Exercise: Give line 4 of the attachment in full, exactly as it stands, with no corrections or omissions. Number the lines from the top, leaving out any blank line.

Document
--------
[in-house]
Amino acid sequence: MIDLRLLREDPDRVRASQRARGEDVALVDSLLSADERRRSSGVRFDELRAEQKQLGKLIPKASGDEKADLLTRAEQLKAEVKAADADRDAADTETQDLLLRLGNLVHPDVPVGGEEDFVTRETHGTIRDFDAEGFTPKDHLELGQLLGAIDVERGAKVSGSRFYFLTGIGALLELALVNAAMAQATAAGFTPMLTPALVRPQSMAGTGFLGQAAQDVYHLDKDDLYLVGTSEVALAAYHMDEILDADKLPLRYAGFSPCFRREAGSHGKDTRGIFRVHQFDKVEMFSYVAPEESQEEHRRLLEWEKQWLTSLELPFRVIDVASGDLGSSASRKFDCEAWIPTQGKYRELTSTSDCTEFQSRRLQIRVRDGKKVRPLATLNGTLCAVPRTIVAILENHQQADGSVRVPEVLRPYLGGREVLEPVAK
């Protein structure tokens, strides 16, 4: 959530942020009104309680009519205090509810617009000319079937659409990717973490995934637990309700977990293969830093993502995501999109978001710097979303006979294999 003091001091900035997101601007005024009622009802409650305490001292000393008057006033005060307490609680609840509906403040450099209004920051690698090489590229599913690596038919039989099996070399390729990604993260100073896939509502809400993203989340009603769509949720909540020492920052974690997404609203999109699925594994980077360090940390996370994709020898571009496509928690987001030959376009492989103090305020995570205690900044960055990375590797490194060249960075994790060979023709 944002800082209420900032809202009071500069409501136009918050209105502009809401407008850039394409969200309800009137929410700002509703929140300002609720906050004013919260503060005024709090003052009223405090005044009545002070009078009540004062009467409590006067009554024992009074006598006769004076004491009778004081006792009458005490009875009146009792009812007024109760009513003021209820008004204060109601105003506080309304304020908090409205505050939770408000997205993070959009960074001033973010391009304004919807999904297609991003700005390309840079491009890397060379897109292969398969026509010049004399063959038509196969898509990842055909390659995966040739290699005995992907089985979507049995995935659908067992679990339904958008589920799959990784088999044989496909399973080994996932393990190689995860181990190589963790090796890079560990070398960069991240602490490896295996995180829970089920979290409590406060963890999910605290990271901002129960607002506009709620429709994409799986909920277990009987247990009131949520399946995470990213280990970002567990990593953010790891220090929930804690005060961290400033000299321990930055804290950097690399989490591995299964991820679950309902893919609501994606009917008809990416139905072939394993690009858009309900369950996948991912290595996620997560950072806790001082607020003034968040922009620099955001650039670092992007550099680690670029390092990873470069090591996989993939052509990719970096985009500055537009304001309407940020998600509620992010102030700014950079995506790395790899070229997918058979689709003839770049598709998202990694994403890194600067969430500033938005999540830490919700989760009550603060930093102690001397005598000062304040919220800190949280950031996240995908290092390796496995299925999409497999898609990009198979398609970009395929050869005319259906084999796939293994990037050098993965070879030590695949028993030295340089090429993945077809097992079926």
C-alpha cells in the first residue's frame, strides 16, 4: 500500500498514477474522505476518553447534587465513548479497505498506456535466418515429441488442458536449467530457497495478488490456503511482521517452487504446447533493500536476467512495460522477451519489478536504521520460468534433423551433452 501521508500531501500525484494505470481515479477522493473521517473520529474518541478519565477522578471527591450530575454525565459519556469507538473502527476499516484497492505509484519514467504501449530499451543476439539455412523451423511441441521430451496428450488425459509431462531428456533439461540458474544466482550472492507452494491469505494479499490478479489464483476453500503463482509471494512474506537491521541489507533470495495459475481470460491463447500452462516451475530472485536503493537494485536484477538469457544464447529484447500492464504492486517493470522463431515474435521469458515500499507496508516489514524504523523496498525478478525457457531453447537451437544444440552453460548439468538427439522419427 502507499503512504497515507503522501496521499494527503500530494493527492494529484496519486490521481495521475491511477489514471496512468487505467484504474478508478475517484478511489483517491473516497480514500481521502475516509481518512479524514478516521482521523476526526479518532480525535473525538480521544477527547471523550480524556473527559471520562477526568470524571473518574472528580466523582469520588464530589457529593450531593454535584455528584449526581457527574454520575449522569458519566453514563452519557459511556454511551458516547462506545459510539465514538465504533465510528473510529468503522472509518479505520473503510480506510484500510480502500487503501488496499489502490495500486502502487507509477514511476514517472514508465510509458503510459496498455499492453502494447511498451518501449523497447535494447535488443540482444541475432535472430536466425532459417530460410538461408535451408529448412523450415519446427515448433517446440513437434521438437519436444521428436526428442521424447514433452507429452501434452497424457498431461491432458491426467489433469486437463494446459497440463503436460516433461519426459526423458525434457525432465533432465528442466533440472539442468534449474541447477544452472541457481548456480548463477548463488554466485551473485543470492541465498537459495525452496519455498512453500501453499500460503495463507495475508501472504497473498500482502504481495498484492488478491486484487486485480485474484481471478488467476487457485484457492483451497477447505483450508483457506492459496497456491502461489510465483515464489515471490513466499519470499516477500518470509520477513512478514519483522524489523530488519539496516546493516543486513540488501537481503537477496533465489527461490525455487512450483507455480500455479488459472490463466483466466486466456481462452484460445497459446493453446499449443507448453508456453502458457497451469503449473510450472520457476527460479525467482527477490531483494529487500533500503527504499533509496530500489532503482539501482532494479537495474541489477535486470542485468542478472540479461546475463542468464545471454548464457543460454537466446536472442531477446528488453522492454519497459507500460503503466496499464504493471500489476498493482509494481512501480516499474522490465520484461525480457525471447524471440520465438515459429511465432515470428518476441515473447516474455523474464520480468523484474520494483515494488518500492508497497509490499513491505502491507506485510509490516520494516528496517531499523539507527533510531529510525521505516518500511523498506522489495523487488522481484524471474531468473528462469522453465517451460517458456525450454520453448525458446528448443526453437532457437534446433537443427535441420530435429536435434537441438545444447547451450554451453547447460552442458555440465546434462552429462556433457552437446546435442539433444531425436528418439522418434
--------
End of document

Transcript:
C-alpha cells in the first residue's frame, strides 16, 4: 500500500498514477474522505476518553447534587465513548479497505498506456535466418515429441488442458536449467530457497495478488490456503511482521517452487504446447533493500536476467512495460522477451519489478536504521520460468534433423551433452 501521508500531501500525484494505470481515479477522493473521517473520529474518541478519565477522578471527591450530575454525565459519556469507538473502527476499516484497492505509484519514467504501449530499451543476439539455412523451423511441441521430451496428450488425459509431462531428456533439461540458474544466482550472492507452494491469505494479499490478479489464483476453500503463482509471494512474506537491521541489507533470495495459475481470460491463447500452462516451475530472485536503493537494485536484477538469457544464447529484447500492464504492486517493470522463431515474435521469458515500499507496508516489514524504523523496498525478478525457457531453447537451437544444440552453460548439468538427439522419427 502507499503512504497515507503522501496521499494527503500530494493527492494529484496519486490521481495521475491511477489514471496512468487505467484504474478508478475517484478511489483517491473516497480514500481521502475516509481518512479524514478516521482521523476526526479518532480525535473525538480521544477527547471523550480524556473527559471520562477526568470524571473518574472528580466523582469520588464530589457529593450531593454535584455528584449526581457527574454520575449522569458519566453514563452519557459511556454511551458516547462506545459510539465514538465504533465510528473510529468503522472509518479505520473503510480506510484500510480502500487503501488496499489502490495500486502502487507509477514511476514517472514508465510509458503510459496498455499492453502494447511498451518501449523497447535494447535488443540482444541475432535472430536466425532459417530460410538461408535451408529448412523450415519446427515448433517446440513437434521438437519436444521428436526428442521424447514433452507429452501434452497424457498431461491432458491426467489433469486437463494446459497440463503436460516433461519426459526423458525434457525432465533432465528442466533440472539442468534449474541447477544452472541457481548456480548463477548463488554466485551473485543470492541465498537459495525452496519455498512453500501453499500460503495463507495475508501472504497473498500482502504481495498484492488478491486484487486485480485474484481471478488467476487457485484457492483451497477447505483450508483457506492459496497456491502461489510465483515464489515471490513466499519470499516477500518470509520477513512478514519483522524489523530488519539496516546493516543486513540488501537481503537477496533465489527461490525455487512450483507455480500455479488459472490463466483466466486466456481462452484460445497459446493453446499449443507448453508456453502458457497451469503449473510450472520457476527460479525467482527477490531483494529487500533500503527504499533509496530500489532503482539501482532494479537495474541489477535486470542485468542478472540479461546475463542468464545471454548464457543460454537466446536472442531477446528488453522492454519497459507500460503503466496499464504493471500489476498493482509494481512501480516499474522490465520484461525480457525471447524471440520465438515459429511465432515470428518476441515473447516474455523474464520480468523484474520494483515494488518500492508497497509490499513491505502491507506485510509490516520494516528496517531499523539507527533510531529510525521505516518500511523498506522489495523487488522481484524471474531468473528462469522453465517451460517458456525450454520453448525458446528448443526453437532457437534446433537443427535441420530435429536435434537441438545444447547451450554451453547447460552442458555440465546434462552429462556433457552437446546435442539433444531425436528418439522418434